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161 of 181 people found the following review helpful By M. L Lamendola VINE VOICE on March 5, 2003
Format: Hardcover
Review of Sync: The Emerging Science of Spontaneous Order, by Steven Strogatz
Reviewer: Mark Lamendola, IEEE Senior Member and author of over 3500 articles.
Two thumbs up! This entertaining and informative book is one of the few I would read twice. You know those lists of books you'd want to have if you were stranded on a desert island? Sync made my list.
While Sync is fact-filled, it's far from dry. Throughout the text, Strogatz made me laugh out loud-reminding me very much of the engaging, "can't put it down" writing style used by Bill Bryson (author of Rediscovering America on the Appalachian Trail and The Lost Continent).
Strogatz takes a complex topic, and explains it in a way that even folks with no innate interest in the topic will find enjoyable. I learned quite a bit about how and why everything from atoms to planets will suddenly act in unison-or not do so. My newly-gained understanding of the relationship between sleep cycles and body temperature cycles has already helped me make some positive changes. Then there's the explanation of traffic....
Not once did Strogatz use an intimidating equation-or any equation at all. Instead, he treats the reader to rich metaphors, analogies, and examples. And instead of dry history on how sync got where it is today, Strogatz shares the frustrations, peculiarities, and human drama of the people behind the developments. Strogatz keeps a pace that is more in line with a Tom Clancy novel than a book focused on a science topic.
The ending made me go back to the beginning-to the dedication, actually. I never cared about dedications, before. However this one really meant something to me after I read Sync. Strogatz dedicated Sync to his departed friend Art Winfree, without whom Strogatz would never have taken his fabulous journey and without whom such a marvelous book would not have been possible.
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28 of 29 people found the following review helpful By Nicholas Sterling VINE VOICE on August 1, 2009
Format: Paperback
I enjoyed this book. The author does an excellent job of bringing the subject to life, following the history of the research and using clever analogies to gently guide the reader through the significant ideas of sync. Artfully woven in are stories that introduce us to the personalities of those who have made contributions to the field. I often get bored by such biographical details in books, but Strogatz did an excellent job with it -- the book is a surprisingly lively read. You really get from this book a sense of how researchers struggle and collaborate to solve problems in fits and starts, and how exciting it is when those rare breakthroughs are achieved.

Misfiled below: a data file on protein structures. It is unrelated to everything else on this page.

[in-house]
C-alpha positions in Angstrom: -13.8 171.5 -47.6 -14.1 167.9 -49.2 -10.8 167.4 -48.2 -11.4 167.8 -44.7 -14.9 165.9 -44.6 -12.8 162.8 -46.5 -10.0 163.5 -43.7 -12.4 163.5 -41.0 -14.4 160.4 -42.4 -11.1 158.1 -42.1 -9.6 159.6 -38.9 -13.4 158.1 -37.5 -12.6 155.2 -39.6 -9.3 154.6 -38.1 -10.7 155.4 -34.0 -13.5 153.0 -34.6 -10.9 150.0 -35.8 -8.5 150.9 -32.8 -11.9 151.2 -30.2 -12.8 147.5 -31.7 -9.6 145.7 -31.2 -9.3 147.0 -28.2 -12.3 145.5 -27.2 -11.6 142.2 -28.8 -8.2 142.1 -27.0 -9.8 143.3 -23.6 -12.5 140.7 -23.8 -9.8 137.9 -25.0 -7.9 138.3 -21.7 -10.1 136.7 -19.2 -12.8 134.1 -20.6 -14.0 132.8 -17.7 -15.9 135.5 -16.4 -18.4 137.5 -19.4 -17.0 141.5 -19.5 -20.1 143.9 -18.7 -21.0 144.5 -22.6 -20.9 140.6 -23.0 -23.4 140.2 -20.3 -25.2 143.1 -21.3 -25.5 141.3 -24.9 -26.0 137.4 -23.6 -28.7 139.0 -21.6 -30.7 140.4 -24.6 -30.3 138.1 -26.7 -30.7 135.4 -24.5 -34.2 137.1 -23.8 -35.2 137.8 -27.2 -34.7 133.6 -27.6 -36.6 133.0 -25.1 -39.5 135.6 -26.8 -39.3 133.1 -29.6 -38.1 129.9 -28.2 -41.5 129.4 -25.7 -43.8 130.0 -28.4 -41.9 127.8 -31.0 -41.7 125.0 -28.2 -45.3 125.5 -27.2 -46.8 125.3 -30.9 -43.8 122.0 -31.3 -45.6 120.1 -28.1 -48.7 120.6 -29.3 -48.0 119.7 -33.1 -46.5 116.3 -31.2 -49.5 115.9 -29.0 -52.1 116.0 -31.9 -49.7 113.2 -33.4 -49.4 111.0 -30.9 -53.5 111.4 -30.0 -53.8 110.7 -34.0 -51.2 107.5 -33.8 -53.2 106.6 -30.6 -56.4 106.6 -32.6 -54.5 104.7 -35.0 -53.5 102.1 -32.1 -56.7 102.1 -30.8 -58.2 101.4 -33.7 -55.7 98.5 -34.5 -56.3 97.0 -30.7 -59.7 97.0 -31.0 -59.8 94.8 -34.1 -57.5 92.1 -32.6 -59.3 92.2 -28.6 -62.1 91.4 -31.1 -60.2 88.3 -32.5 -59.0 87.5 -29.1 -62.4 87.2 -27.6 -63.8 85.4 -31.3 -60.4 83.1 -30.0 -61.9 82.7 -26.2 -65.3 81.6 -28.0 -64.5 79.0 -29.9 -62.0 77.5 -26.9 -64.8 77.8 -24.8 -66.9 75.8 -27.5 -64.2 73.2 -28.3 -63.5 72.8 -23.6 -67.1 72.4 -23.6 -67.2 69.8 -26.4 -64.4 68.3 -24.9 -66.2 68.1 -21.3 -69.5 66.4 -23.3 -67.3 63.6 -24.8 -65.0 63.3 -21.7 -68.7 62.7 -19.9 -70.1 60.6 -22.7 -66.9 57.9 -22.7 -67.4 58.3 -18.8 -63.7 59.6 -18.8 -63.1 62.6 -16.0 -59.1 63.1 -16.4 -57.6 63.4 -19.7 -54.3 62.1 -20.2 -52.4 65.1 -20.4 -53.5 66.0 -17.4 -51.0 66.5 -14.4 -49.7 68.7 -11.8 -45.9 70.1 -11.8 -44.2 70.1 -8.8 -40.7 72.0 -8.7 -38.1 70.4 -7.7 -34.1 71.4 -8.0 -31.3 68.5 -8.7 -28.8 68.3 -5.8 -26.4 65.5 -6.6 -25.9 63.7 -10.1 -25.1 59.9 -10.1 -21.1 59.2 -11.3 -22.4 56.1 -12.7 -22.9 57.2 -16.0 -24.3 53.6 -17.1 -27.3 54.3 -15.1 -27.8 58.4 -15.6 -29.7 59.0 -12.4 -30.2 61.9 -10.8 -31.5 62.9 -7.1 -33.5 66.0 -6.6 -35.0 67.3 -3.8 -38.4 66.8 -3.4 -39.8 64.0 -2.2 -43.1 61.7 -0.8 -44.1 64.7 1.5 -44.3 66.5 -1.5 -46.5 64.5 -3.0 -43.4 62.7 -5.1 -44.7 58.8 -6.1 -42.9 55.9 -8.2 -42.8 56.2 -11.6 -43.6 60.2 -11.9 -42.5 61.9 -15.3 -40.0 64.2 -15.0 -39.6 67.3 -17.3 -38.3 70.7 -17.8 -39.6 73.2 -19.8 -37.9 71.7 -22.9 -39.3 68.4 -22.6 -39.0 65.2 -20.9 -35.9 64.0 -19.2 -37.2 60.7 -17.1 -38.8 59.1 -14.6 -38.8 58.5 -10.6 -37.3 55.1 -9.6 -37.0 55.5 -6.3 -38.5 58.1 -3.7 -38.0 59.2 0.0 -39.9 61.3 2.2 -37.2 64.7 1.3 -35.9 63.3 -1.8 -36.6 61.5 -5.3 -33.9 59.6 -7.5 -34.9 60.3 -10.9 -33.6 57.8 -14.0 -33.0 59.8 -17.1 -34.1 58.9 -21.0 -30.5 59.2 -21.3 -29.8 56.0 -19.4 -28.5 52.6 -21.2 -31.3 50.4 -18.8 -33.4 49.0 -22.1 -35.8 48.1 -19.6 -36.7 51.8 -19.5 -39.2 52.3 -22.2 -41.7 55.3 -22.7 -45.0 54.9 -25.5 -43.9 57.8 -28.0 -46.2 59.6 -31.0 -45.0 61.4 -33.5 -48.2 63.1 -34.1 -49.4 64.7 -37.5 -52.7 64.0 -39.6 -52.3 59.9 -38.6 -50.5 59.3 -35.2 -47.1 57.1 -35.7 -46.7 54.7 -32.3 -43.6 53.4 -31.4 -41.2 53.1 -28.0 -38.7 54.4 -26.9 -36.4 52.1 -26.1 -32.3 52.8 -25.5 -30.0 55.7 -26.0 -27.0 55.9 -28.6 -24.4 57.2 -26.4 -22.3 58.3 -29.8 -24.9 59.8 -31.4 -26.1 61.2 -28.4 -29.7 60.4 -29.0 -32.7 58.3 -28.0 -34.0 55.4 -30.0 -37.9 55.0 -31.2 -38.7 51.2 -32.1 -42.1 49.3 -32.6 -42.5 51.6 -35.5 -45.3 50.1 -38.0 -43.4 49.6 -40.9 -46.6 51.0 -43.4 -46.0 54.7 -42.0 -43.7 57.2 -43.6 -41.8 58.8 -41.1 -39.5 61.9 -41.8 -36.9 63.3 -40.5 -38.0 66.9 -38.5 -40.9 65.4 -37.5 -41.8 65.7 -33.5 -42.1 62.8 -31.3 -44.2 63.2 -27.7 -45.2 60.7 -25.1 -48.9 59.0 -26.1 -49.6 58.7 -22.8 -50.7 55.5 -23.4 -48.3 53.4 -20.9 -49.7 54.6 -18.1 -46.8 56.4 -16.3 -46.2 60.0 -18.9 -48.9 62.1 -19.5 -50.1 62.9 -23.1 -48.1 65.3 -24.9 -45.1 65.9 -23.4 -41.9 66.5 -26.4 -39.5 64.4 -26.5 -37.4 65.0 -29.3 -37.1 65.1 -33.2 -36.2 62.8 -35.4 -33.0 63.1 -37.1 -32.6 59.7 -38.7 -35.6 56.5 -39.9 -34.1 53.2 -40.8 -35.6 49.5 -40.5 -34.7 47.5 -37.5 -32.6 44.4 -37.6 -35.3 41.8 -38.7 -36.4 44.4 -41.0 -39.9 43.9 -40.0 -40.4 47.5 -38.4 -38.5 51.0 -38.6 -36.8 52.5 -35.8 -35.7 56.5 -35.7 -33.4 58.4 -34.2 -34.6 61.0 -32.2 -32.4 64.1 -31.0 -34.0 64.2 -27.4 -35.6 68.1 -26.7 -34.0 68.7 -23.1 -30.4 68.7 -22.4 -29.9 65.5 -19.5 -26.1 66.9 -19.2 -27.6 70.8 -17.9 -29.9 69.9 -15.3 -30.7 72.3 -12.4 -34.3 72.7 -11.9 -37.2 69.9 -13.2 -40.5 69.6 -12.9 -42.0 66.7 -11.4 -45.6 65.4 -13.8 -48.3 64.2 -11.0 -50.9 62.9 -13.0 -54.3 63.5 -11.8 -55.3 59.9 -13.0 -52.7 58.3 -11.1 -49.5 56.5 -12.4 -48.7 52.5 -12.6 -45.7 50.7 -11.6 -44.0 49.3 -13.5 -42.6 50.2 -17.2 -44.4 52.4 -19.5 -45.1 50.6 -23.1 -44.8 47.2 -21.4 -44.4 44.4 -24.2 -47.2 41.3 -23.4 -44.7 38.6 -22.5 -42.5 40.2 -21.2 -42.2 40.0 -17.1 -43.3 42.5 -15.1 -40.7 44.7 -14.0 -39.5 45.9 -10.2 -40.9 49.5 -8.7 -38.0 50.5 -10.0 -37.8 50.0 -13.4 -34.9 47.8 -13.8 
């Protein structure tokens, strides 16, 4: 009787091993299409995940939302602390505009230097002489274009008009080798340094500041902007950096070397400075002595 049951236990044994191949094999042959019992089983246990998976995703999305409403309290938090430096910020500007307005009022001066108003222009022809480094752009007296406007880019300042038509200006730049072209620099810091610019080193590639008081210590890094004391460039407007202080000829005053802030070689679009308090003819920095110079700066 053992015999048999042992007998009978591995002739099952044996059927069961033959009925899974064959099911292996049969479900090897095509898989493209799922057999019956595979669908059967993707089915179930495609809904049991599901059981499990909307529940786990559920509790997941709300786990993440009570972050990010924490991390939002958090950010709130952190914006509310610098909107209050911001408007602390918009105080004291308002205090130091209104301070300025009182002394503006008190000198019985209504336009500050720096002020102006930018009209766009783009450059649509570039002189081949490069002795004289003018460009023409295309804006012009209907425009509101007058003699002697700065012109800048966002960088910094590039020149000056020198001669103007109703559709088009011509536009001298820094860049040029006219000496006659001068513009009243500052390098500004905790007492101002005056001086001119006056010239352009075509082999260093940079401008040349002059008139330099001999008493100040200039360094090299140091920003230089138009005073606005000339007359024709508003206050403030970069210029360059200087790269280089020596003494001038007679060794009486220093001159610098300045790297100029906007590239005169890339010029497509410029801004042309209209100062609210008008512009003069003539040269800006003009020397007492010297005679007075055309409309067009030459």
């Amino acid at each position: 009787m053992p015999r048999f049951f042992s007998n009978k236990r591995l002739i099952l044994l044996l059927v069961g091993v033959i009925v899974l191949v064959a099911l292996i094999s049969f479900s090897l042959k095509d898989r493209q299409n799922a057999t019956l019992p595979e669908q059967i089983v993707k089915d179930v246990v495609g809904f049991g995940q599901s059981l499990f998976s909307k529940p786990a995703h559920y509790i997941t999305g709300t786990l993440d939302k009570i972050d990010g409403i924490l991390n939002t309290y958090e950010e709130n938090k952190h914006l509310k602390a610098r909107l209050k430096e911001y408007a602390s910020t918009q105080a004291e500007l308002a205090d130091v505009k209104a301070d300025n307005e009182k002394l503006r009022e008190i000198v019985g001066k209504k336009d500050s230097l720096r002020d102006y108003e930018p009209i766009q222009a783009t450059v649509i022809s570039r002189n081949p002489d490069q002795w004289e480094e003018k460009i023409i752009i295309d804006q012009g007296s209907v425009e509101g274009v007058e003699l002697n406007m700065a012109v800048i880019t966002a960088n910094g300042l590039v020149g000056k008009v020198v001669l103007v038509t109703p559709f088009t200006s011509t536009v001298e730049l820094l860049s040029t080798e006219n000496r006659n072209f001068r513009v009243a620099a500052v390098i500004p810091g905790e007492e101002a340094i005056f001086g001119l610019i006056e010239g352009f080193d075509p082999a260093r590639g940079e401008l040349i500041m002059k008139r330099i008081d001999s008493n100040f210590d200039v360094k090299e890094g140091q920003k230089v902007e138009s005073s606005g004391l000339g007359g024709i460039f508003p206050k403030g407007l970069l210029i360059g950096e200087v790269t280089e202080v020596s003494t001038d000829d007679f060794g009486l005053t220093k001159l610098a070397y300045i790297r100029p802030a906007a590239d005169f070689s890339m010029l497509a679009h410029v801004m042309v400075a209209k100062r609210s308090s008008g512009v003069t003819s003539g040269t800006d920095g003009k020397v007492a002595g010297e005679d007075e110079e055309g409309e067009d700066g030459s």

So I definitely recommend this book to anyone who likes pop science, but there were a couple of things I wish Strogatz had done differently. First, there were many times when, after reading a key paragraph and grokking what it meant, I thought "why didn't he give us a diagram showing ...?" There are a few diagrams in the book, but not many -- perhaps one fifth of what I personally feel was warranted.

The other disappointment -- and in all fairness I have felt this way about many other books as well -- I wish the author had not tried so hard to shield us from the math. I'm pretty sure publishers consider explicit formulas the "kiss of death" for such books, but hey, couldn't you squirrel off in the appendix a section or two about "The Math of Sync" for those who are not allergic? Just a sample -- something to give the idea. As it is, I feel like I got the aroma of the soup but didn't actually get to taste it.

Still, it's a good read, and I congratulate the author.
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133 of 157 people found the following review helpful By A Customer on March 31, 2003
Format: Hardcover
When you have a flight to catch early in the morning, you'd like to sleep early in the evening. You go to bed but you stay awake until your usual bedtime. When you stay up for a late party, you'd like to sleep in until noon. But you wake up tired and can't fall back asleep. Why can't you sleep for as long as you need to? Why can't you fall asleep when you want to? The culprit is a small cluster of neurons right at the bottom of your brain.
These cells have the amazing power to synchronize their activity to each other and to the cycle of day and night. Their combined effect is to regulate your bodily functions along a fixed 24-hour cycle. Your body temperature, hormone secretions, and a myriad other functions are regulated by this internal clock. And so is your sleep-wake cycle. Your day contains two "forbidden zones," for most people around 10 am and 10 pm, when your brain dictates that you can hardly fall asleep. Slightly after lunch your brain says it's a good time for a nap, as so many cultures discovered on their own. Between 3:00 and 6:00 am, it's so hard to stay awake that shift workers call this time the "zombie zone". Most catastrophic accidents that depend on human error, like Three Miles Island and Chernobyl, occur at this time.

For all of their importance in helping people sleep well and avoid accidents, understanding the neural clock is among the most difficult problems facing science today. It requires understanding how thousands of cells, connected together in complicated ways, manage to coordinate their behavior. New mathematical concepts have been developed over the last few decades to tackle this kind of problem. Synchronization is exhibited by stock markets, brains, and many other things we'd love to understand better.